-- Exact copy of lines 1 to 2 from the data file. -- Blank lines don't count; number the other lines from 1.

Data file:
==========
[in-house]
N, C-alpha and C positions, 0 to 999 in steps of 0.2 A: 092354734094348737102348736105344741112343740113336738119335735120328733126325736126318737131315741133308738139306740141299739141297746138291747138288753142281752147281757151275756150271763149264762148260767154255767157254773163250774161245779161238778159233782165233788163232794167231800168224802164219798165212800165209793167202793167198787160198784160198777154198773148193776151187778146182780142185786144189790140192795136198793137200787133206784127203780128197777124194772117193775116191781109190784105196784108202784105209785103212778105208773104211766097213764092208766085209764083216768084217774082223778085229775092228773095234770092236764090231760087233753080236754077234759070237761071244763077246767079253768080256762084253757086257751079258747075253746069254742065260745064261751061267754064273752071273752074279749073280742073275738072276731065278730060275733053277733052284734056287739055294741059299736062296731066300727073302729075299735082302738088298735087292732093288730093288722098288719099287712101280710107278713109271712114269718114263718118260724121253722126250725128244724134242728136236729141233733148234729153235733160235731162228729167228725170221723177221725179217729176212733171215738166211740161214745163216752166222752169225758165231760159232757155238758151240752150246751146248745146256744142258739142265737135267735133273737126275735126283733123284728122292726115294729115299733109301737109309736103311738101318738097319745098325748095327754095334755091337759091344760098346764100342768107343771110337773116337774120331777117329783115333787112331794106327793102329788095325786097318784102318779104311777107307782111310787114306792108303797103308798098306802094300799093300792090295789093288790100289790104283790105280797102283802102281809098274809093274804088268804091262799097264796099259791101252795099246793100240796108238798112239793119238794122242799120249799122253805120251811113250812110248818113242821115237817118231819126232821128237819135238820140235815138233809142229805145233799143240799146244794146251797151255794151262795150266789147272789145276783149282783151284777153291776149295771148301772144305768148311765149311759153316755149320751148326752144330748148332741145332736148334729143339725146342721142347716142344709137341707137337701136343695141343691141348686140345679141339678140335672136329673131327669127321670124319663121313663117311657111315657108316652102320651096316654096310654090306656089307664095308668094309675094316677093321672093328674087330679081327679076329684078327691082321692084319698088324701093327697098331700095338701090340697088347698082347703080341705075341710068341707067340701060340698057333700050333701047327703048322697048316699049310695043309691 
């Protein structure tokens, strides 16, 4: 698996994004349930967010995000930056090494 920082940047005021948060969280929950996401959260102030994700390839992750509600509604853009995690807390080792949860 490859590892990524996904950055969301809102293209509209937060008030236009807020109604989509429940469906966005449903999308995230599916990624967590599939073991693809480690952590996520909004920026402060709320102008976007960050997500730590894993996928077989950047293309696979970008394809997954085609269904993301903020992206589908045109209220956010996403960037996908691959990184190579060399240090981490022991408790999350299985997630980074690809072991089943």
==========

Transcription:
[in-house]
N, C-alpha and C positions, 0 to 999 in steps of 0.2 A: 092354734094348737102348736105344741112343740113336738119335735120328733126325736126318737131315741133308738139306740141299739141297746138291747138288753142281752147281757151275756150271763149264762148260767154255767157254773163250774161245779161238778159233782165233788163232794167231800168224802164219798165212800165209793167202793167198787160198784160198777154198773148193776151187778146182780142185786144189790140192795136198793137200787133206784127203780128197777124194772117193775116191781109190784105196784108202784105209785103212778105208773104211766097213764092208766085209764083216768084217774082223778085229775092228773095234770092236764090231760087233753080236754077234759070237761071244763077246767079253768080256762084253757086257751079258747075253746069254742065260745064261751061267754064273752071273752074279749073280742073275738072276731065278730060275733053277733052284734056287739055294741059299736062296731066300727073302729075299735082302738088298735087292732093288730093288722098288719099287712101280710107278713109271712114269718114263718118260724121253722126250725128244724134242728136236729141233733148234729153235733160235731162228729167228725170221723177221725179217729176212733171215738166211740161214745163216752166222752169225758165231760159232757155238758151240752150246751146248745146256744142258739142265737135267735133273737126275735126283733123284728122292726115294729115299733109301737109309736103311738101318738097319745098325748095327754095334755091337759091344760098346764100342768107343771110337773116337774120331777117329783115333787112331794106327793102329788095325786097318784102318779104311777107307782111310787114306792108303797103308798098306802094300799093300792090295789093288790100289790104283790105280797102283802102281809098274809093274804088268804091262799097264796099259791101252795099246793100240796108238798112239793119238794122242799120249799122253805120251811113250812110248818113242821115237817118231819126232821128237819135238820140235815138233809142229805145233799143240799146244794146251797151255794151262795150266789147272789145276783149282783151284777153291776149295771148301772144305768148311765149311759153316755149320751148326752144330748148332741145332736148334729143339725146342721142347716142344709137341707137337701136343695141343691141348686140345679141339678140335672136329673131327669127321670124319663121313663117311657111315657108316652102320651096316654096310654090306656089307664095308668094309675094316677093321672093328674087330679081327679076329684078327691082321692084319698088324701093327697098331700095338701090340697088347698082347703080341705075341710068341707067340701060340698057333700050333701047327703048322697048316699049310695043309691 